Pang Ruizhi

PhD Candidate, Boston University

Pang Ruizhi is a PhD candidate in the Department of Political Science, Boston University. His research interests include geopolitics and international stability, China-US relations, and China's foreign policy. He is also interested in the origin of war literature and Chinese history in the imperial period.

US President Donald Trump attends a bilateral meeting with China's President Xi Jinping during the G20 leaders summit in Osaka, Japan, 29 June 2019. (Kevin Lamarque/REUTERS)

China wants a multipolar world order. Can the world agree?

As China takes pole position in the international constellation of countries, Pang Ruizhi argues that the reality China faces in the new decade is not so much a rising bipolarity of global influence as some posit, but an uneasy multipolarity in which it must manage its relations with countries within its geopolitical region and beyond wisely. Only then can it reap the utmost benefits and continue on its path of progress.
A family portrait with the writer (front row, left).

[Chinese New Year Special] Family rituals of a Shandong Spring Festival

Chinese New Year customs and practices can be different depending on where one is, whether within or outside of China. Young academic Pang Ruizhi describes his Chinese New Year as a child in Shandong, northern China.
A statue of Confucius at the Imperial Academy in Beijing. (iStock)

China’s Confucianist path to soft power

Pang Ruizhi argues that apart from making reforms to its political and government systems, China needs to find strength in its good cultures and traditions. He feels that a revival and remake of Confucianism — a key tenet of Chinese philosophy and thoughts — will be a key booster shot to building a new Chinese culture and strengthen China’s soft power on the international stage.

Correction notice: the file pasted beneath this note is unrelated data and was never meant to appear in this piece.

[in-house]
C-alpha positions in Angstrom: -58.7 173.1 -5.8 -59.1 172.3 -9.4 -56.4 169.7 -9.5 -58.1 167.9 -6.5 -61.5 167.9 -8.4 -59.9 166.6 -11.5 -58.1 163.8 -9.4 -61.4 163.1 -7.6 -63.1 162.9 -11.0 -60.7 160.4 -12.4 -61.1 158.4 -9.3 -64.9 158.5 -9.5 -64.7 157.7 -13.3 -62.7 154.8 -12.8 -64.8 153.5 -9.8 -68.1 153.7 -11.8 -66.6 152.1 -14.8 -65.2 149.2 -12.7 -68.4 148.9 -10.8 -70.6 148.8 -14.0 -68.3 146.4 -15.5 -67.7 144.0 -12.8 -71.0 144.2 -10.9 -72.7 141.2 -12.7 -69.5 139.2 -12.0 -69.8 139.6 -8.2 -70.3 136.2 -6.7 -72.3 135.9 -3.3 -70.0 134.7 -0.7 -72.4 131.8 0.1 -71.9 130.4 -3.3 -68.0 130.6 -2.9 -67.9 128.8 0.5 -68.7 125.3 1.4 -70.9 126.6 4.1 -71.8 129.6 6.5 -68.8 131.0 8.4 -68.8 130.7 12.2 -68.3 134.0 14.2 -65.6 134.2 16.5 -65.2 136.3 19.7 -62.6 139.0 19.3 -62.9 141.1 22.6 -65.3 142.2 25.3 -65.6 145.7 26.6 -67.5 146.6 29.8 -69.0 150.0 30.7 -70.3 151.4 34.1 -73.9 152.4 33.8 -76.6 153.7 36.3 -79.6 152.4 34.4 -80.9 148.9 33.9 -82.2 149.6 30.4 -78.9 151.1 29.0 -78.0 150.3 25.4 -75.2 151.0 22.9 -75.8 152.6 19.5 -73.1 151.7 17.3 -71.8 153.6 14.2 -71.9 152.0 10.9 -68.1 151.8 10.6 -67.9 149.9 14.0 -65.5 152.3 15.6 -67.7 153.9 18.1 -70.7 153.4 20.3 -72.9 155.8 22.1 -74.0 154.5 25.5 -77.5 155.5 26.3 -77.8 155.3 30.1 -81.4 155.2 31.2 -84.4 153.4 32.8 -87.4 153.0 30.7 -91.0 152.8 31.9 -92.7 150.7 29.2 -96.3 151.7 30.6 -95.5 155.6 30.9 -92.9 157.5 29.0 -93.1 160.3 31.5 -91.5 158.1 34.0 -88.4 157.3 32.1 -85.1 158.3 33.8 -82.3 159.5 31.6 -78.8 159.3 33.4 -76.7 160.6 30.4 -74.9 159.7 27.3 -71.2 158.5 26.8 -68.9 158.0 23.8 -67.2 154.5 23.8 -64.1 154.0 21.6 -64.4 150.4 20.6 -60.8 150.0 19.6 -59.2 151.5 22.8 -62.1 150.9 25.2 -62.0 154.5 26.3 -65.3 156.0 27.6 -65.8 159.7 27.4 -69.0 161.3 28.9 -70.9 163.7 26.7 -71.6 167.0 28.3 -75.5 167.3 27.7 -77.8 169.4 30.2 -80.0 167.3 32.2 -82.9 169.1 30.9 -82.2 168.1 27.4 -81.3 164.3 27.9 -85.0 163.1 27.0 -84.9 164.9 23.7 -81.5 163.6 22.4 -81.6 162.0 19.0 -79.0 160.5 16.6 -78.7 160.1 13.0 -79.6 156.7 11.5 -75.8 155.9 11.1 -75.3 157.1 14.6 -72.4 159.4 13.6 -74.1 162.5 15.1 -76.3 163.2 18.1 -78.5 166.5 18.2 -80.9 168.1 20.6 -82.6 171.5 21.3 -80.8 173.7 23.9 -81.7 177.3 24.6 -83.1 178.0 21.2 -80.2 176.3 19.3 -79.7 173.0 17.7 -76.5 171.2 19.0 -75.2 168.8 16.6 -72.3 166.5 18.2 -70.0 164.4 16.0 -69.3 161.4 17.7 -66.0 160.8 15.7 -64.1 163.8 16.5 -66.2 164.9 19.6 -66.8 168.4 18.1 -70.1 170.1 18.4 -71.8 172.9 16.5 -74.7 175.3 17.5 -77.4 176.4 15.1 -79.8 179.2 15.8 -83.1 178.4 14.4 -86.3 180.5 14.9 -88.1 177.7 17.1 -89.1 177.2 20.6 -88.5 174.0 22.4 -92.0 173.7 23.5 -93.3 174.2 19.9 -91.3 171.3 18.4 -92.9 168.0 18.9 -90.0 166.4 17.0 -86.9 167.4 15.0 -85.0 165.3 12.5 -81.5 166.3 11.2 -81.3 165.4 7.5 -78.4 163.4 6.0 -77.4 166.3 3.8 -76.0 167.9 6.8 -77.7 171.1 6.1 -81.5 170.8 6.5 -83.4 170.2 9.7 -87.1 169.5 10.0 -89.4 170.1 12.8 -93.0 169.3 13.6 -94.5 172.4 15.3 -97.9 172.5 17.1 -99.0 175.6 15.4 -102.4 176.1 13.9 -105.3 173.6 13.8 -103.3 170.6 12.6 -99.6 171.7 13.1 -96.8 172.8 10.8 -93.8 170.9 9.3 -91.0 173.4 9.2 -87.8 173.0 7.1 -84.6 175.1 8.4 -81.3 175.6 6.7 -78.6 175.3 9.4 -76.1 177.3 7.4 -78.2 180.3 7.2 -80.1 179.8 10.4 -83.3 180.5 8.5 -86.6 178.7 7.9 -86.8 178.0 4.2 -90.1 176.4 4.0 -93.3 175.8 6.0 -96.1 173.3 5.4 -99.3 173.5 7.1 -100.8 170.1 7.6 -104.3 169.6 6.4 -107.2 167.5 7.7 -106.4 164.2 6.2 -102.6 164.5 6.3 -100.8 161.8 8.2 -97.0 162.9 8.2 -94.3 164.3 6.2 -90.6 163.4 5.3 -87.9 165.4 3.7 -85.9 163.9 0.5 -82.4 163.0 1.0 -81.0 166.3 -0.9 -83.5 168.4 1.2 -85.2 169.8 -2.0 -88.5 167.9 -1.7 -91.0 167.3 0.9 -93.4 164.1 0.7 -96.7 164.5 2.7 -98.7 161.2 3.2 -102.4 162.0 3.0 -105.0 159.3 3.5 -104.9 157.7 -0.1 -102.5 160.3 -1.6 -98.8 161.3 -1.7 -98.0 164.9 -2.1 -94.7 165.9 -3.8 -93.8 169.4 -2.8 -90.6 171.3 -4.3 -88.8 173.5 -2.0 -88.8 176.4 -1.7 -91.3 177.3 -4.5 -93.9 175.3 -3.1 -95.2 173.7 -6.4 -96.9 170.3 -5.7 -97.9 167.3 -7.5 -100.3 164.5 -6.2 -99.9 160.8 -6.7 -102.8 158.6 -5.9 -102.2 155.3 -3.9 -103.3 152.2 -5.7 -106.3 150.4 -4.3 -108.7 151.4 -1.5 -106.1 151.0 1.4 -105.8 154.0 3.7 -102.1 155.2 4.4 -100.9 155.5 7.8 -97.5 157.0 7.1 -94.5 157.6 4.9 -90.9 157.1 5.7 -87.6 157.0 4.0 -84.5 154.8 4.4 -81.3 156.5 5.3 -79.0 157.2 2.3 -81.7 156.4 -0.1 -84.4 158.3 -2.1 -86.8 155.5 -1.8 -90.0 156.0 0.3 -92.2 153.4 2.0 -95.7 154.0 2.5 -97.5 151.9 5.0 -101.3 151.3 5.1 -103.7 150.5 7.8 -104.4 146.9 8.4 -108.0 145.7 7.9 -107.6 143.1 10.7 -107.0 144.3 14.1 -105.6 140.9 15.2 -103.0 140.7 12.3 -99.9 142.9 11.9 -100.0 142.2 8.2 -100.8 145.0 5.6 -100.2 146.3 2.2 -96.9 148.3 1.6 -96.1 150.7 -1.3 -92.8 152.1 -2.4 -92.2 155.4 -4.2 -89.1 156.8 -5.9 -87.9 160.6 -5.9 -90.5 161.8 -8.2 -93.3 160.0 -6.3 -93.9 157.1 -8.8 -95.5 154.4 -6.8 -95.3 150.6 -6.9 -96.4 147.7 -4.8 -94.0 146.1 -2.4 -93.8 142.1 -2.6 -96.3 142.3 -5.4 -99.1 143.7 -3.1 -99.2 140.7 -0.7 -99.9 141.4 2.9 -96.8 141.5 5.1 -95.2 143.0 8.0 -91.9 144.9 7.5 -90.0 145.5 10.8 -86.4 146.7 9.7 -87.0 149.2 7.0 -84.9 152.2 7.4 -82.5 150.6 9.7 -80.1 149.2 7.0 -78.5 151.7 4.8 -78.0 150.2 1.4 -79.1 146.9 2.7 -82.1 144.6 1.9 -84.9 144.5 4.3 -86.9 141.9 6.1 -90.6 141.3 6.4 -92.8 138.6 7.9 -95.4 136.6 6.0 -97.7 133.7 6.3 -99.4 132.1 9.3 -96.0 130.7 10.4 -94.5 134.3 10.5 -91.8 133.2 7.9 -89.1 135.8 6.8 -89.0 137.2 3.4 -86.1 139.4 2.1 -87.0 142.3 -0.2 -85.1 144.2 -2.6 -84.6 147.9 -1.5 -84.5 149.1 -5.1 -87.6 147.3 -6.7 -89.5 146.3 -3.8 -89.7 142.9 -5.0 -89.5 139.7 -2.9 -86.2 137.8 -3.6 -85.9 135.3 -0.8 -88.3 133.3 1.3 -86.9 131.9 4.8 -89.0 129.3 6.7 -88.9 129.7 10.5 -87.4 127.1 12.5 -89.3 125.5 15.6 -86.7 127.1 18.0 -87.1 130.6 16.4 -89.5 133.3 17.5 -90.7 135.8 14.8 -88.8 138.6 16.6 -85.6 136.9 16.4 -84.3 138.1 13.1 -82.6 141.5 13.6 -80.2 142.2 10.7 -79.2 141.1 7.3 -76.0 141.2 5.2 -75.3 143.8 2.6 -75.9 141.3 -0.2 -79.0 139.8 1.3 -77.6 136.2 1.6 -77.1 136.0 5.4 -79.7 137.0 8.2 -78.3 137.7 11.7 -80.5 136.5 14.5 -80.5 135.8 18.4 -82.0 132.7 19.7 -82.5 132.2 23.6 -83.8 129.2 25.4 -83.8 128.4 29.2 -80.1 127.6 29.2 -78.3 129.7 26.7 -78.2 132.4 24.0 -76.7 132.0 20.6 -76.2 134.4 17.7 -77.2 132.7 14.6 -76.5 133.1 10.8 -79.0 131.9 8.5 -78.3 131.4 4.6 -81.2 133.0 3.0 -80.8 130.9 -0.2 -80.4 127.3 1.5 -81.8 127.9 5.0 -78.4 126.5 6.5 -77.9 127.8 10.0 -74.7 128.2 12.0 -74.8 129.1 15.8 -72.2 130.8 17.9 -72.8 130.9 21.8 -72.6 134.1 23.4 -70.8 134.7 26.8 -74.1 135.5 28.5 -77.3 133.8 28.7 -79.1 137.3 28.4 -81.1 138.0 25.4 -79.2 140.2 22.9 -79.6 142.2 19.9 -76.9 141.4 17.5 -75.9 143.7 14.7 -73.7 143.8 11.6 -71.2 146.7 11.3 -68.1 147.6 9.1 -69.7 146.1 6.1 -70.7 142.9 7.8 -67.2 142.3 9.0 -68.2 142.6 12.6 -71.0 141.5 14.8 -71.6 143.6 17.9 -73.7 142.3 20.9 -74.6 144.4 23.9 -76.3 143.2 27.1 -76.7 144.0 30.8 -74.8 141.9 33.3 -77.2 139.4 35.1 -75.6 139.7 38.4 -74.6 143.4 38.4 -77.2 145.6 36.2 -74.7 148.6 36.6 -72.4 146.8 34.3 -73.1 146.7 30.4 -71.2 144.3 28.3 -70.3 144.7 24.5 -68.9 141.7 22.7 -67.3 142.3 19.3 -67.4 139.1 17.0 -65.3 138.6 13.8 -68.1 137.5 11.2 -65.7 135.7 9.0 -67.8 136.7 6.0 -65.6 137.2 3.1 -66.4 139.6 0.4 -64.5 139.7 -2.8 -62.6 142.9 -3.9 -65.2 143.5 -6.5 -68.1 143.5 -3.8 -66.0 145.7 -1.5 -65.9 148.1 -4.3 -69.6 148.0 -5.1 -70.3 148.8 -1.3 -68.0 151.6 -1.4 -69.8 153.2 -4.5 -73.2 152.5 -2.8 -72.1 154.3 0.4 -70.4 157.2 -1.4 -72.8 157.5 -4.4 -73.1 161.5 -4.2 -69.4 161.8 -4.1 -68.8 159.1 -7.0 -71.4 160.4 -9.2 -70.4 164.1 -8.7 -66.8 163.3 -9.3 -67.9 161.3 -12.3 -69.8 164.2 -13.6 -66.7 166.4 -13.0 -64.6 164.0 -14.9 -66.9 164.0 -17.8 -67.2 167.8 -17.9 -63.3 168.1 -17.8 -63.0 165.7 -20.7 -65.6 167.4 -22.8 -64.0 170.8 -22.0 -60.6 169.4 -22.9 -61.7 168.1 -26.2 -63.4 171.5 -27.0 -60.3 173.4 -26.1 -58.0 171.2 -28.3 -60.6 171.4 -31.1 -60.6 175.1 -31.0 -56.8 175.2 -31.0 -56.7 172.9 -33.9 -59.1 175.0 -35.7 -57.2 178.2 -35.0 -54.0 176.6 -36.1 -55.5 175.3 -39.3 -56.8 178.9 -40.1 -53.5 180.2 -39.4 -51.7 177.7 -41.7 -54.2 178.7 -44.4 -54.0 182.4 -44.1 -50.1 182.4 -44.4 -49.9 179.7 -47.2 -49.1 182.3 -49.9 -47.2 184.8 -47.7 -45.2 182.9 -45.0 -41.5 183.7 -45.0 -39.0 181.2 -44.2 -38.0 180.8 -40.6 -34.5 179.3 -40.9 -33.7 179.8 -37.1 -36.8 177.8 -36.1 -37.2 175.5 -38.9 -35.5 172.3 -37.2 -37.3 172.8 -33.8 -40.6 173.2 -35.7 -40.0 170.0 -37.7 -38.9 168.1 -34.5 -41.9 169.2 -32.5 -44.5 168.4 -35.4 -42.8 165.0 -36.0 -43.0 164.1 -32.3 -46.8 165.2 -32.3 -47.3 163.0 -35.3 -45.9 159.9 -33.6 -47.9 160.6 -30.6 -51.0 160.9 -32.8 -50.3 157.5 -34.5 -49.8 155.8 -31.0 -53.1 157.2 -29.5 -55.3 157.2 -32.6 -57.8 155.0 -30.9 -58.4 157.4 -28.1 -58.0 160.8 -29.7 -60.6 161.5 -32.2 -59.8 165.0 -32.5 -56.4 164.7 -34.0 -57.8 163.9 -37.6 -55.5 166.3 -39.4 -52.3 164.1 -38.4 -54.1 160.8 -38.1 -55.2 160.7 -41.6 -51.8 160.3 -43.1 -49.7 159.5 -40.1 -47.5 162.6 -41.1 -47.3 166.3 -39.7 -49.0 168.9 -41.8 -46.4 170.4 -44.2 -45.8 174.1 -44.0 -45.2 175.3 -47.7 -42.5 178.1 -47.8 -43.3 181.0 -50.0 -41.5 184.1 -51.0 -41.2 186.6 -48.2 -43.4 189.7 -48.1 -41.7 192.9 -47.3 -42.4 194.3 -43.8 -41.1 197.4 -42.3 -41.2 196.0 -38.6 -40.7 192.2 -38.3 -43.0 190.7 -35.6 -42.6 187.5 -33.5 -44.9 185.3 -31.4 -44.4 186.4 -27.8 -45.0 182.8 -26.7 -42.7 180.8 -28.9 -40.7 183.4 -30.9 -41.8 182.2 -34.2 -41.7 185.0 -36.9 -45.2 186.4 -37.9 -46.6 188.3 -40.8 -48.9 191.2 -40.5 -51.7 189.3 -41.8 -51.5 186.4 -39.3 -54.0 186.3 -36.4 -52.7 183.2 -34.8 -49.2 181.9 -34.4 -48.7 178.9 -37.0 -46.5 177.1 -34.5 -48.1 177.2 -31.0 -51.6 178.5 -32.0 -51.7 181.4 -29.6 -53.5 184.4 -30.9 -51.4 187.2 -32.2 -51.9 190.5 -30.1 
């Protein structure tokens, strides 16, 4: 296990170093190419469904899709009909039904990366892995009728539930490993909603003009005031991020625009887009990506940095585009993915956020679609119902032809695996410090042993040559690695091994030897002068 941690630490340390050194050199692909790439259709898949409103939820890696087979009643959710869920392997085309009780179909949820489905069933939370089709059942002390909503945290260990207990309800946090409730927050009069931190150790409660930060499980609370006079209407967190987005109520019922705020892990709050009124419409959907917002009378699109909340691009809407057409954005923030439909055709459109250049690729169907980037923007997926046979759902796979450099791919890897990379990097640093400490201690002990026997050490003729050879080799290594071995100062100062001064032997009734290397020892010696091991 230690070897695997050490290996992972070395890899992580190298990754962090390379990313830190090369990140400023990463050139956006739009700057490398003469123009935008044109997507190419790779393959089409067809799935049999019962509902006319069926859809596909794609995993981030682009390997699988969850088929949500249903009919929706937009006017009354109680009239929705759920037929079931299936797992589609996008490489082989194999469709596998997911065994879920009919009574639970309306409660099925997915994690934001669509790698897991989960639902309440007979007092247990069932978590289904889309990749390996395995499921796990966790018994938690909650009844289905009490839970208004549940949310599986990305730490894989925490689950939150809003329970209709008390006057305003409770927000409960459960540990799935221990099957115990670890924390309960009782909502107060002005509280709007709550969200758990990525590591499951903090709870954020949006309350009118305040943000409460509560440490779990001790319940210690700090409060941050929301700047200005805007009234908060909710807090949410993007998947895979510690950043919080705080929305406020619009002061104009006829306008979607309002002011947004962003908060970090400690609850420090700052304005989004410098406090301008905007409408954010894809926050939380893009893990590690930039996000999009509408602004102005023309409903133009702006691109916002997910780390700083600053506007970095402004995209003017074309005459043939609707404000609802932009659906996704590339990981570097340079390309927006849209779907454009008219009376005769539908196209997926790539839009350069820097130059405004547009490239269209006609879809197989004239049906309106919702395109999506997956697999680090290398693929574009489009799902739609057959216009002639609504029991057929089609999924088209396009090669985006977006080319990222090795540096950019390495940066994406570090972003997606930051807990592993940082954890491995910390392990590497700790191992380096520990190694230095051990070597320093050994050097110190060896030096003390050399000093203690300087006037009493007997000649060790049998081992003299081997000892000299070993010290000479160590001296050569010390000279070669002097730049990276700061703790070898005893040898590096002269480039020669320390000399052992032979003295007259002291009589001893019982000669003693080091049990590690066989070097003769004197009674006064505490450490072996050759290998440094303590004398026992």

China is too big to be average. (AFP)

China cannot be large and average: Strategic positioning of the PRC

Being a country of 1.4 billion people and forming a sizeable part of Asia all on its own, China is inherently positioned to play a significant role in the world. As it finds its place on the world stage, it has to consider other countries - its immediate neighbours, as well as the US. Pang Ruizhi makes one point clear: China is too large to be average.
The US began to show excessive confidence; that their country should be second to none turned into the new political correctness for Americans after the Cold War. (iStock)

Part I: The exceptionality of US geopolitics and the current predicament of China-US relations

Pang Ruizhi, a young Chinese PhD candidate pursuing further studies at Boston University, shares his views on how China can conduct itself on the world stage as a rising power in a two-part article. He suggests that China should be humble, but should also strike hard when its opponent initiates a fight.
However, in view of mutual interest in the domain of trade and economy, as well as the PRC’s national power, the US is unlikely to attempt military confrontation. (iStock)

Part II: The exceptionality of US geopolitics and the current predicament of China-US relations

Pang Ruizhi, a young Chinese PhD candidate pursuing further studies at Boston University, shares his views on how China can conduct itself on the world stage as a rising power in a two-part article. He suggests that China should be humble, but should also strike hard when its opponent initiates a fight.